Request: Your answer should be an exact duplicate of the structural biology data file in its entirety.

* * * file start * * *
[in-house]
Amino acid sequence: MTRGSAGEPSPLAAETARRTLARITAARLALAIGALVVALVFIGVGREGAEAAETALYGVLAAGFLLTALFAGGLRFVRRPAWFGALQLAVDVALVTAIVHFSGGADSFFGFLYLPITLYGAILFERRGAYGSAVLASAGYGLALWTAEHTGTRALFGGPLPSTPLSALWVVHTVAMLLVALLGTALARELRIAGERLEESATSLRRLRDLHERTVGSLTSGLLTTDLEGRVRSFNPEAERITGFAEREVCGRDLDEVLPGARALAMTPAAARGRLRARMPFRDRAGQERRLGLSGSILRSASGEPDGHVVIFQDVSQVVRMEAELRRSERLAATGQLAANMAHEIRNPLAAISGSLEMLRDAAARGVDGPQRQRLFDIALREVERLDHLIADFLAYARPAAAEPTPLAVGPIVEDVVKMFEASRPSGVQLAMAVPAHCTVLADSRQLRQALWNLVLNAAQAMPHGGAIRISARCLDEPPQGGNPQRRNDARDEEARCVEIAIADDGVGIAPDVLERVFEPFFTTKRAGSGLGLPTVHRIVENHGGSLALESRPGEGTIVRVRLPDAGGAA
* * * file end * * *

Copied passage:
[in-house]
Amino acid sequence: MTRGSAGEPSPLAAETARRTLARITAARLALAIGALVVALVFIGVGREGAEAAETALYGVLAAGFLLTALFAGGLRFVRRPAWFGALQLAVDVALVTAIVHFSGGADSFFGFLYLPITLYGAILFERRGAYGSAVLASAGYGLALWTAEHTGTRALFGGPLPSTPLSALWVVHTVAMLLVALLGTALARELRIAGERLEESATSLRRLRDLHERTVGSLTSGLLTTDLEGRVRSFNPEAERITGFAEREVCGRDLDEVLPGARALAMTPAAARGRLRARMPFRDRAGQERRLGLSGSILRSASGEPDGHVVIFQDVSQVVRMEAELRRSERLAATGQLAANMAHEIRNPLAAISGSLEMLRDAAARGVDGPQRQRLFDIALREVERLDHLIADFLAYARPAAAEPTPLAVGPIVEDVVKMFEASRPSGVQLAMAVPAHCTVLADSRQLRQALWNLVLNAAQAMPHGGAIRISARCLDEPPQGGNPQRRNDARDEEARCVEIAIADDGVGIAPDVLERVFEPFFTTKRAGSGLGLPTVHRIVENHGGSLALESRPGEGTIVRVRLPDAGGAA